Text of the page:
More Information: https://www.nationaltrust.org.uk/strumble-head-to-cardigan/trails/dinas-island-spectacular-walk

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  11. Foel Eryr
    Another popular short walk in the area, Foel Eryr is perfect for novice walkers who don’t own plenty of equipment or specialist walking shoes. It takes less than an hour to complete which is perfect for families packing a lot into a short break in the National Park and it’s another walk that is pet-friendly. There is quite a steep incline but the sea views from the top make it worthwhile, just prepare yourselves for the stiff breeze on windy days. 

    More Information: http://babyroutes.co.uk/walking-routes/pembrokeshire-walks/foel-eryr-viewpoint-walk/

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  13. Foel Dyrch
    The Foel Dyrch walk is one for experienced walkers and those willing to dedicate most of their day to completing the section of the coastline. Covering a distance of 7.5 miles it’s only a moderate walk in terms of difficulty, but that can vary according to the weather conditions. The ground can become quite unstable in the wet and there’s plenty of mud to slow you down. On a good day you can expect it to take between three and four hours but go prepared for any weather as you’re a long way from your campsite or hotel if you get caught out by the rain. 

    More Information: https://www.walklakes.co.uk/hill_5233.html

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  15. Foeldrygam / Camalw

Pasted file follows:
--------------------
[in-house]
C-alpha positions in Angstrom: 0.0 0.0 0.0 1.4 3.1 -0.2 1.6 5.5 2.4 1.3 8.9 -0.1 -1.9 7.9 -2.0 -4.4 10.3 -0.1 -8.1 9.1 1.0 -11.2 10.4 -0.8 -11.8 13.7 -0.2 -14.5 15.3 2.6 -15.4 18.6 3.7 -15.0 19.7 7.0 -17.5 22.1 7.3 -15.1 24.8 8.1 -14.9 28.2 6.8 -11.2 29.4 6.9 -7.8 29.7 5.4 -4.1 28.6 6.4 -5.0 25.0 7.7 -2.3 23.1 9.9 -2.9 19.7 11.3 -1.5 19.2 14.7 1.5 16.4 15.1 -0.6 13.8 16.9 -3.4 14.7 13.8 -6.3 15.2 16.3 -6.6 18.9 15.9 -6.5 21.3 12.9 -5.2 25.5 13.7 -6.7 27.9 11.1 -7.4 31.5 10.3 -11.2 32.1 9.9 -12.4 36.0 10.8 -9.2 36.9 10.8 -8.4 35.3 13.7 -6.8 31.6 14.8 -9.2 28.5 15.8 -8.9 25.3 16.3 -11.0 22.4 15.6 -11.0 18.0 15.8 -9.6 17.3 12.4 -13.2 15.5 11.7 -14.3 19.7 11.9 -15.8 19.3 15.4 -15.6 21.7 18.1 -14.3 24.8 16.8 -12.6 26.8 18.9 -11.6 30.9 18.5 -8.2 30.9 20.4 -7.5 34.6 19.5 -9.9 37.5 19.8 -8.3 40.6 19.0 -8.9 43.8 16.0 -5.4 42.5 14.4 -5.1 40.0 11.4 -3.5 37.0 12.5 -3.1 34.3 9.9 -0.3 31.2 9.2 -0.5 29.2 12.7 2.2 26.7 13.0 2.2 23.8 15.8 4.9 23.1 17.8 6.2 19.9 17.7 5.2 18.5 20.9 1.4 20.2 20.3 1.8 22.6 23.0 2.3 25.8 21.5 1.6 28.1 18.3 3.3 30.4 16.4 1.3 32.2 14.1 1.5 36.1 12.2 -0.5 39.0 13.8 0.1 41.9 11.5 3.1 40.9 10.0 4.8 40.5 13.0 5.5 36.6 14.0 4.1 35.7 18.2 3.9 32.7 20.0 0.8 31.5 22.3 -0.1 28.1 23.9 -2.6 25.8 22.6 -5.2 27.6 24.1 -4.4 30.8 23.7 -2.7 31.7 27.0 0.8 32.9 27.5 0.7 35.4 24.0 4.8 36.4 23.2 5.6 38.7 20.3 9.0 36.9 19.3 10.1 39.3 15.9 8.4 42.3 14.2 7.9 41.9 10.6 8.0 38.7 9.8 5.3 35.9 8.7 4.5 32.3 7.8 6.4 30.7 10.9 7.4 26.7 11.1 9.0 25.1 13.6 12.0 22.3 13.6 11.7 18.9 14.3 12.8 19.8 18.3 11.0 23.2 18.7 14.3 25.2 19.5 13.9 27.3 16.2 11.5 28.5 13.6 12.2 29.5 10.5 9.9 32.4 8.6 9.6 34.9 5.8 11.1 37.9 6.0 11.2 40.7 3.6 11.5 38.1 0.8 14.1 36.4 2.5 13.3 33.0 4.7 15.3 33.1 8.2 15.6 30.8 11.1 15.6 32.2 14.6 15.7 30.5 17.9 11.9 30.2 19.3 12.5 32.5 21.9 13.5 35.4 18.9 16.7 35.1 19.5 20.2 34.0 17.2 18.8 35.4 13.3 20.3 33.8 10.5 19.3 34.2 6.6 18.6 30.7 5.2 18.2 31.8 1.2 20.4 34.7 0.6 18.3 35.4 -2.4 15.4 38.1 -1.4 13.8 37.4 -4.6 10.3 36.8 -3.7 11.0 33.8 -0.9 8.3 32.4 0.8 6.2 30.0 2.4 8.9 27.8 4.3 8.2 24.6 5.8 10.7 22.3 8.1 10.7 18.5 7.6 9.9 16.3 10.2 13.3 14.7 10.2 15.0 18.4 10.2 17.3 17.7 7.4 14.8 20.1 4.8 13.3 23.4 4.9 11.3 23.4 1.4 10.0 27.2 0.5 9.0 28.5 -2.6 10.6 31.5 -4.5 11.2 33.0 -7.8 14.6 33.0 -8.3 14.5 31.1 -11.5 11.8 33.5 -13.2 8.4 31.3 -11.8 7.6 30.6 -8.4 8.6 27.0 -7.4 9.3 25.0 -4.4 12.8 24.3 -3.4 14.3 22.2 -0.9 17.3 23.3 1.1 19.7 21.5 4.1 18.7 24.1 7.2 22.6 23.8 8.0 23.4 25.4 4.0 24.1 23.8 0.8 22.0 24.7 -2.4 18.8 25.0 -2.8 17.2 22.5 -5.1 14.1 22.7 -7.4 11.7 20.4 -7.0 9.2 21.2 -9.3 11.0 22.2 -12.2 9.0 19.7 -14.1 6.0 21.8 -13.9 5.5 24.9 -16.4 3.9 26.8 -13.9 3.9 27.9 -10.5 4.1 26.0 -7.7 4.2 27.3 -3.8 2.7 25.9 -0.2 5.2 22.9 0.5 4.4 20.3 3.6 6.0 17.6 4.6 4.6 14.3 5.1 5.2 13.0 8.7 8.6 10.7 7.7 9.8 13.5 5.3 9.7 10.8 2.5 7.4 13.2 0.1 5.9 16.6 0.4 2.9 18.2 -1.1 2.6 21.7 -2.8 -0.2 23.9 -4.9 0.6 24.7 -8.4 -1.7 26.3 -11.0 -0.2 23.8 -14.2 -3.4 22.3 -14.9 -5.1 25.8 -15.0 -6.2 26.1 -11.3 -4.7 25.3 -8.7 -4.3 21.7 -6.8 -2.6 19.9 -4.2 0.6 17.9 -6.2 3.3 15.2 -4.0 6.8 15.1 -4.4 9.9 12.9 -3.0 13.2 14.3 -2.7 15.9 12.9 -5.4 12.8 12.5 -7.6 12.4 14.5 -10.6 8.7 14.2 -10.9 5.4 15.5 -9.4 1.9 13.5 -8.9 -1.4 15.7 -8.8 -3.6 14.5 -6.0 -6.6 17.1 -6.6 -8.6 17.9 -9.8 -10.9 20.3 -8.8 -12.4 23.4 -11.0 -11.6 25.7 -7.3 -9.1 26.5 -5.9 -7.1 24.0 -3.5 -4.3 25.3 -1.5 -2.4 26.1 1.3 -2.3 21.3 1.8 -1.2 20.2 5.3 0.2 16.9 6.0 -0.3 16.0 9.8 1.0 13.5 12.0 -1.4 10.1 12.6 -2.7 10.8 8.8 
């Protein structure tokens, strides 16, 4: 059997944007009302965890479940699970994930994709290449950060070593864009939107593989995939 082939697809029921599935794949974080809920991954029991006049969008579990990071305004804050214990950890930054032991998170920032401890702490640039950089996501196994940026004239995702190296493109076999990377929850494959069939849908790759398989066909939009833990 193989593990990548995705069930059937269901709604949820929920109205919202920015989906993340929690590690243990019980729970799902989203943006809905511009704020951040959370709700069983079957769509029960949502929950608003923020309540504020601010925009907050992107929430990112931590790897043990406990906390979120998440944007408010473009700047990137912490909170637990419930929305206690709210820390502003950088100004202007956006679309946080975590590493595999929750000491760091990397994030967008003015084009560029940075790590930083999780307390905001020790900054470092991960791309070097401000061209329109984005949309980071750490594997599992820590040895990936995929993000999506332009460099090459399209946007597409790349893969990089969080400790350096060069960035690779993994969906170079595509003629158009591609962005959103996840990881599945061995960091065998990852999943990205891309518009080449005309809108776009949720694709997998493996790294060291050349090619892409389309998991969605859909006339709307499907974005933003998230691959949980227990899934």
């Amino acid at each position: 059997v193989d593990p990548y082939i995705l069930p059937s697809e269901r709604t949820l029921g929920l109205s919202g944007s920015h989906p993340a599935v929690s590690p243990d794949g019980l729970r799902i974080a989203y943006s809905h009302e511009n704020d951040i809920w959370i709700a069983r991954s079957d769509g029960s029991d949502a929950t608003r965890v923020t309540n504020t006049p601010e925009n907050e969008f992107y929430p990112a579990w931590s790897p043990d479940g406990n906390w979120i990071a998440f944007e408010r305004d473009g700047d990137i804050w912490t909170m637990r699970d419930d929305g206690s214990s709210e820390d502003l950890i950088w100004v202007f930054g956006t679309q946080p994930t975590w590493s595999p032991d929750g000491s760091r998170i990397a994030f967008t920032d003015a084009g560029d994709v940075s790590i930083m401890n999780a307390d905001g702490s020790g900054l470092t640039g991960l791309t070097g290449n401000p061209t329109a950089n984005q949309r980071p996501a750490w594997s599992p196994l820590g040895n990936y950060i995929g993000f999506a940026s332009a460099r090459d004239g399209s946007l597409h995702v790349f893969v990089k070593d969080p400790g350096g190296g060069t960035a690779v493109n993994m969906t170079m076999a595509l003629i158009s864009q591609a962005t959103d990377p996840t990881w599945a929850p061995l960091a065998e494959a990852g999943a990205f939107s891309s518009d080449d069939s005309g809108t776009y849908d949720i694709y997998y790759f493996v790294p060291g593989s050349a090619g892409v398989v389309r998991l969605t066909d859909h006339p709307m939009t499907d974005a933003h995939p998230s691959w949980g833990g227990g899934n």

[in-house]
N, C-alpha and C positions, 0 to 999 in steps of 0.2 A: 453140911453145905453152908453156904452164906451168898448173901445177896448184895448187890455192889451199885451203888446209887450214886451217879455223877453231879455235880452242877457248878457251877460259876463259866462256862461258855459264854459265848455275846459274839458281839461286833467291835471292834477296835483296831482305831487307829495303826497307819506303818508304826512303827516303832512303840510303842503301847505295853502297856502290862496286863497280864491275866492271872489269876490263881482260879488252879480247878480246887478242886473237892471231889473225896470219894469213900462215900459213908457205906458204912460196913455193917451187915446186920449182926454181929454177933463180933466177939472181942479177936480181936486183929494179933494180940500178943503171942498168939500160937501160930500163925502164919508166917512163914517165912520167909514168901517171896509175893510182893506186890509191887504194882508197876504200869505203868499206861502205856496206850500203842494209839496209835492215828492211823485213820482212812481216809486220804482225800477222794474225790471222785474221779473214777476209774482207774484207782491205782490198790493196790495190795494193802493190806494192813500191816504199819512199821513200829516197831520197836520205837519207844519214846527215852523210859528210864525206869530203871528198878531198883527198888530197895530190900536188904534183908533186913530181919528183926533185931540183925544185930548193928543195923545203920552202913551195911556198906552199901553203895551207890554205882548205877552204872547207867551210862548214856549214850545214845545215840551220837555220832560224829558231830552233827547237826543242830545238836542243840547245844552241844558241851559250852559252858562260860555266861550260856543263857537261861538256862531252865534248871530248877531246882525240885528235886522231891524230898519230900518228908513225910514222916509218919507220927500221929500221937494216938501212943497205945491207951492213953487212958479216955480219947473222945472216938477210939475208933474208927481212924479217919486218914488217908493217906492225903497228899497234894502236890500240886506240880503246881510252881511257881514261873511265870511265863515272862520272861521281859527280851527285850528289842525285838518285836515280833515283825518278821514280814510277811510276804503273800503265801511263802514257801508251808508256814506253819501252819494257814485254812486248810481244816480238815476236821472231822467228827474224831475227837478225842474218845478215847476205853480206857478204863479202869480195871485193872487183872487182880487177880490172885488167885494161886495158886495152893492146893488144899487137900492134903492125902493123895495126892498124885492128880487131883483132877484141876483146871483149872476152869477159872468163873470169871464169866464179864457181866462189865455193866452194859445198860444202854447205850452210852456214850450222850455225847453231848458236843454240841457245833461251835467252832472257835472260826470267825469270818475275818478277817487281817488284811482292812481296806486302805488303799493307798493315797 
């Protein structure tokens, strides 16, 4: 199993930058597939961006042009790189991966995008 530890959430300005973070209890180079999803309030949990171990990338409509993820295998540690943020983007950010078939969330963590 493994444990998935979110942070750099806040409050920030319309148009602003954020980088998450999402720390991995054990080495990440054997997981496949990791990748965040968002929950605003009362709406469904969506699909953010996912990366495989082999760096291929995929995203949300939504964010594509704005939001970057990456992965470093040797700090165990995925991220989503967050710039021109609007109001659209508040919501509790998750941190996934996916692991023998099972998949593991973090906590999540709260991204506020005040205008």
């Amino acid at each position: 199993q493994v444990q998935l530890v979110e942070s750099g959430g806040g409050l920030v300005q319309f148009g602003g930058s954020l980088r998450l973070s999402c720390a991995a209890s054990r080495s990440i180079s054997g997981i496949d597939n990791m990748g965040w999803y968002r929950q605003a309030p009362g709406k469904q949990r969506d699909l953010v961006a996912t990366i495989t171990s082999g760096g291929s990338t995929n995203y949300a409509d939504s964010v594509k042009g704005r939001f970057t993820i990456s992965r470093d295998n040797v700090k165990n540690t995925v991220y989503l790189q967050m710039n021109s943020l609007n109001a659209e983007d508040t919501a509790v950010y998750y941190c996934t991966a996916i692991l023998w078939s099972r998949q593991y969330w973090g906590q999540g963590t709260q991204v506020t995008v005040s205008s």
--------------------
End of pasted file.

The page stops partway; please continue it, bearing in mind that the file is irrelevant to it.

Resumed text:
A very rural walk so be sure to take good quality boots and other walking equipment with you – and have some dry clothes ready to change into! Spanning 5 miles and passing the Iron Age fort at Camalw you’ll be able to see the best of the Pembrokeshire countryside on this off-road walk. You’ll have to walk through moorland with loose livestock around so be sure to check that you can take pets with you and, if so, keep them on a lead at all times. It is a moderate to difficult walk that will take around three hours to complete with a total ascent of around 200 metres. 

    More Information: http://walks.walkingworld.com/walk/Brynawelon—Carn-Alw—Carn-Bresel—Foeldrygarn—Brynawelon.aspx

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  17. Newport Millennium Trail
    To celebrate the millennium back in 2000 the Newport Millennium Trail was opened to attract walkers to the area and it has gone on to become one of the most popular in the National Park. It is a circular route that starts and ends in Newport with walkers taking on a 5-mile loop through wooded, mountainous terrain. It’s a walk that is suitable for beginners right through to more experienced walkers but one that the whole family can enjoy. 

    More Information: http://www.cnapan.co.uk/walking.html

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  19. The Golden Road
    Many describe The Golden Road as the most picturesque in the country, so you just have to see it for yourself. Heading up the Cardigan Bay towards Snowdonia you’ll get some incredible views of the Welsh countryside if you’re willing to do the full 7-mile section. There are plenty of gentle undulations but nothing too strenuous so all abilities would be able to tackle it, just be sure to take durable walking boots with you as the long walk can take its toll on some. 

    More Information: http://www.pembrokeshireoutdoors.org.uk/activities/walking/